ally if one is "detained" that person is "arrested." Someone is arrested if they are not free to leave. The law requires that a person be brought promptly before a judge if detained. However what "promptly" means varies from jurisdiction to jurisdiction.
If arrested, the person can be held until the court is satisfied that the person will return to court to answer the charges. The severity of the crime is only one factor the court will consider when setting conditions for release. Other factors include the person's ties to the community and any history of previous releases.
THESE COMMENTS ARE NOT LEGAL ADVICE. They are provided for informational purposes only. Actual legal advice can only be provided after consultation by an attorney licensed in your jurisdiction. Answering this question does not create an attorney-client relationship or otherwise require further consultation.
If I understand your question, someone was arrested for possession of a dangerous/prescription drug without a valid prescription. That could be charged as a class 4 felony and could result in being detained for the next 3.75 years. If your question is about the process, the arrested person would be brought before a judge within 24 hours of the arrest. The judge will decide release issues. Detention is up to a police officer making the arrest. Detention is usually just long enough to either arrest someone or issue a citation. Sometimes they allow the person to be released pending lab results and further investigation. You should consider retaining counsel to assist in the defense.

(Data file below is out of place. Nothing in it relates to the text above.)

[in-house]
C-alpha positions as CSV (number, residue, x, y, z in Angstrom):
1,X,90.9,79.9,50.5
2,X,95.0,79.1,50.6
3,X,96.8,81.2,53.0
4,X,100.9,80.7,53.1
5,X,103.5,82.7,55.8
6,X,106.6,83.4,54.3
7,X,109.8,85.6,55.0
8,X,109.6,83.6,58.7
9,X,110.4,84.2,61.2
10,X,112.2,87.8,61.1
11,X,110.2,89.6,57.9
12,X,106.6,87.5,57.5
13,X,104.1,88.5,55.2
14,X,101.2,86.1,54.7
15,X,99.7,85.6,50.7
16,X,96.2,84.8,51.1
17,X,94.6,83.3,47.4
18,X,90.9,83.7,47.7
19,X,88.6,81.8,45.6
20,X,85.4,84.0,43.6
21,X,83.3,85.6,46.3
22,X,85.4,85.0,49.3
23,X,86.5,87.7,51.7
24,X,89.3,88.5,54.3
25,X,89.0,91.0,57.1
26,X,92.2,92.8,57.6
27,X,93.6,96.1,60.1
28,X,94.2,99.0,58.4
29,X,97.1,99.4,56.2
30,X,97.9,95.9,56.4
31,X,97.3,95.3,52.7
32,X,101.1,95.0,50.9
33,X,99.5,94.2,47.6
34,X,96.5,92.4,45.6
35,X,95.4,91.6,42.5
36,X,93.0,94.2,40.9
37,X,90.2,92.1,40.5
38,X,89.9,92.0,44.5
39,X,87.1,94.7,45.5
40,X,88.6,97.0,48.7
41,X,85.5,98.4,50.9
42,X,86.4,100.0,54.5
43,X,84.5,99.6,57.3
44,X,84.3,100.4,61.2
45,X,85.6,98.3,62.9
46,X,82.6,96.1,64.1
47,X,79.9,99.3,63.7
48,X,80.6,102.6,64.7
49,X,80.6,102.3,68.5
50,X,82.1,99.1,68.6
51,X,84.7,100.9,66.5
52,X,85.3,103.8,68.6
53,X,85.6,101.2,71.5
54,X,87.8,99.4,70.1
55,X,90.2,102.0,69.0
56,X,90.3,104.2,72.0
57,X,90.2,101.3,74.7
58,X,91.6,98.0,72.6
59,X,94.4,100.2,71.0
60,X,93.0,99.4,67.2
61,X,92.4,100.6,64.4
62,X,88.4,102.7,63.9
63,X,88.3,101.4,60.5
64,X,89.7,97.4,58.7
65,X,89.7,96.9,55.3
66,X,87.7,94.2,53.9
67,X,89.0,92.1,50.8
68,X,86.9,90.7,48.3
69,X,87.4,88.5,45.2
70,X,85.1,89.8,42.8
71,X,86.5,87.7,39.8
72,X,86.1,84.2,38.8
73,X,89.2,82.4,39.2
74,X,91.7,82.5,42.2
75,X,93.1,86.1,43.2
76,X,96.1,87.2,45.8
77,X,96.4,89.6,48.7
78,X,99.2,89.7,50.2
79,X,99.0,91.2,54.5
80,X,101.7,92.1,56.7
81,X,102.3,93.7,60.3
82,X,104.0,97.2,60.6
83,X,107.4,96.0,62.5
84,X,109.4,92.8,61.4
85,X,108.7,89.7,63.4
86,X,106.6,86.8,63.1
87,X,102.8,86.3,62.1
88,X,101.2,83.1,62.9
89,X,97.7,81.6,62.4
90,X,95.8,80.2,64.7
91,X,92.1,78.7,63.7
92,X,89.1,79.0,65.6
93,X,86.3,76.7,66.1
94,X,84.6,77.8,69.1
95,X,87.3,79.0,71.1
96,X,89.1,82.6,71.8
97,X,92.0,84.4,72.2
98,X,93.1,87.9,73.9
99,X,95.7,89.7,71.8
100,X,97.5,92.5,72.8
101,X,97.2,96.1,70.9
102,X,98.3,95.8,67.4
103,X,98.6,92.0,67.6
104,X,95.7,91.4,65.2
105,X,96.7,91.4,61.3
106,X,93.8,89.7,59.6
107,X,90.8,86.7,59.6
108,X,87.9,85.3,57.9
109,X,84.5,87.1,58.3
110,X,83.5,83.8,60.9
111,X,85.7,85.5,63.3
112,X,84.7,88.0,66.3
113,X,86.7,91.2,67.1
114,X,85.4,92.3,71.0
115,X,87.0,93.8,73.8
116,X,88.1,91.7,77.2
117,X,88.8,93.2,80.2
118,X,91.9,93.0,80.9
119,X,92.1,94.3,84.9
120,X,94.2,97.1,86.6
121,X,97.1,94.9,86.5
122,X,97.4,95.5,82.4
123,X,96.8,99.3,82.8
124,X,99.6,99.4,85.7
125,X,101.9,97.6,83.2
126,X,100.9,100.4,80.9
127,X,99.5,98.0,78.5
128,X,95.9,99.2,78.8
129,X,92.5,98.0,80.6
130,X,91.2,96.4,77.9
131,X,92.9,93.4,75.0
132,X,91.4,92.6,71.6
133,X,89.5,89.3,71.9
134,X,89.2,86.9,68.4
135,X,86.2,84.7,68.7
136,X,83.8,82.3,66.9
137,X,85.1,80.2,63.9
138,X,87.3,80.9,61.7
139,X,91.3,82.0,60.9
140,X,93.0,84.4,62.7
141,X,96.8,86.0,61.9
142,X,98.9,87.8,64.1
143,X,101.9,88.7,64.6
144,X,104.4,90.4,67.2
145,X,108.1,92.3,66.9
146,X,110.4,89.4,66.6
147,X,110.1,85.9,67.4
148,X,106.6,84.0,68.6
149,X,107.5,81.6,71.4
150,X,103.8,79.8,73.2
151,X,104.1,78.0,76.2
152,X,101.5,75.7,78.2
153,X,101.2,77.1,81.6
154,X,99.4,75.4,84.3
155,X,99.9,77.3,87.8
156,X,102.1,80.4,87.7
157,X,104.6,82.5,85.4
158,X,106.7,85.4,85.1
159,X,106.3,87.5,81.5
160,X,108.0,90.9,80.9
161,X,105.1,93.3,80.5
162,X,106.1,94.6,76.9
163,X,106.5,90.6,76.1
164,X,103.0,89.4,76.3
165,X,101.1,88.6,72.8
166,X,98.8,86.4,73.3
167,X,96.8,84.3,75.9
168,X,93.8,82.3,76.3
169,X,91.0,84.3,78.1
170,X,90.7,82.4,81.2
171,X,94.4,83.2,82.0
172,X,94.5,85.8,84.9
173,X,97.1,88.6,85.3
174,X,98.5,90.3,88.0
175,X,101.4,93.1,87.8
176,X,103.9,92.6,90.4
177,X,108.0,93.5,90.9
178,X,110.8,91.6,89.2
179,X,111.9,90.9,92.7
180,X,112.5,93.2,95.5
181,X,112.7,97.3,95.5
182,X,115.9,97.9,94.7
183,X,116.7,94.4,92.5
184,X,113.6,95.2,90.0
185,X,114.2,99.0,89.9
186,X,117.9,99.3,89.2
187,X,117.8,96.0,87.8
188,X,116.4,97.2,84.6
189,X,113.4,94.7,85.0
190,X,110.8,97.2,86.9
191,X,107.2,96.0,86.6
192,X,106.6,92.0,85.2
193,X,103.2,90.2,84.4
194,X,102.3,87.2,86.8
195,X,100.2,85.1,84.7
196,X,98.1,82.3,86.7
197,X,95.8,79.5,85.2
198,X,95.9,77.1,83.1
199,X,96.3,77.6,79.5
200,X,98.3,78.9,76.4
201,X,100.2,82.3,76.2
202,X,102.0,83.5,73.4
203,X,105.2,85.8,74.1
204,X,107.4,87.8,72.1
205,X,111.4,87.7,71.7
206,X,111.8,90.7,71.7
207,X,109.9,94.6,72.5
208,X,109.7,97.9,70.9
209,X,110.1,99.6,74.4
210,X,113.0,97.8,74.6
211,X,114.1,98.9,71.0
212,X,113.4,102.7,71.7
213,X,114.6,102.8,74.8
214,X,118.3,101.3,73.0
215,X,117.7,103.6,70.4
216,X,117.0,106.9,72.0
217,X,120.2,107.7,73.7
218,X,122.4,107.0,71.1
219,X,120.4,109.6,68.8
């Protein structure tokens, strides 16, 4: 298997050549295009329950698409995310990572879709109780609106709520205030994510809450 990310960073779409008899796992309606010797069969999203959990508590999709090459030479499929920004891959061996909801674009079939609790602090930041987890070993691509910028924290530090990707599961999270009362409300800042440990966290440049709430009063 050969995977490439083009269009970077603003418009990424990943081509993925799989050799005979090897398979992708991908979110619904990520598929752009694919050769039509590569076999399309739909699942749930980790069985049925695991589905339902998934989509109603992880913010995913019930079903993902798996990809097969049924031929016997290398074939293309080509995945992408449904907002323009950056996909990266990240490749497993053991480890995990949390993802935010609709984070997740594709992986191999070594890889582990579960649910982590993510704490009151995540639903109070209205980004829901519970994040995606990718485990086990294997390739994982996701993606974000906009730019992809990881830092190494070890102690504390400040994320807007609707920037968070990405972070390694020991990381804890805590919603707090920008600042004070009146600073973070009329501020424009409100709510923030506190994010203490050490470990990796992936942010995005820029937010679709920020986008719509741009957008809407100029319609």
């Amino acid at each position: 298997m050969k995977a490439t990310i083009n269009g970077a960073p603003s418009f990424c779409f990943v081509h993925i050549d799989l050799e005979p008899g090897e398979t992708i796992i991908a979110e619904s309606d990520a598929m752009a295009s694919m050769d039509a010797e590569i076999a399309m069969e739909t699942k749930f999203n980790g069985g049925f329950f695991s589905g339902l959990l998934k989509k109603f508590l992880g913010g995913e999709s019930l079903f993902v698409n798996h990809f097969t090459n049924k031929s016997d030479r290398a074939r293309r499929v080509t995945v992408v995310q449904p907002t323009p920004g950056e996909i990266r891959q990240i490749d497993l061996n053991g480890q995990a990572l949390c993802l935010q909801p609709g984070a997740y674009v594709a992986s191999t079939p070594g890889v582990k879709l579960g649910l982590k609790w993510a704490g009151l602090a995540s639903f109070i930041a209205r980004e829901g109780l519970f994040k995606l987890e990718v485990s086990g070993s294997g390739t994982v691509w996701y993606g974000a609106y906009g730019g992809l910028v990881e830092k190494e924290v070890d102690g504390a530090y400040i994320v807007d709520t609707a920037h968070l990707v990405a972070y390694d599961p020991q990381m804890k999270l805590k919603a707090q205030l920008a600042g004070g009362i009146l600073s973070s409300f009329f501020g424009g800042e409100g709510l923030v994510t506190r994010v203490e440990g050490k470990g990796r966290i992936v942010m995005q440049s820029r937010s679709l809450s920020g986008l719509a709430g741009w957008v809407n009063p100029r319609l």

I don't practice in AZ. The difference between detained and arrested for constitutional purposes is someone is detained if they are not free to leave; someone is arrested if the police have determined there is probable cause that a crime was committed and they're the ones who done it. The difference is a formal declaration of arrest. In most circumstances, one can only be held for 72 hours before you must be arraigned or released. If arraigned and bail set, the person can be held until bail is paid, the case goes to trial or they plead out.
Edward J. Blum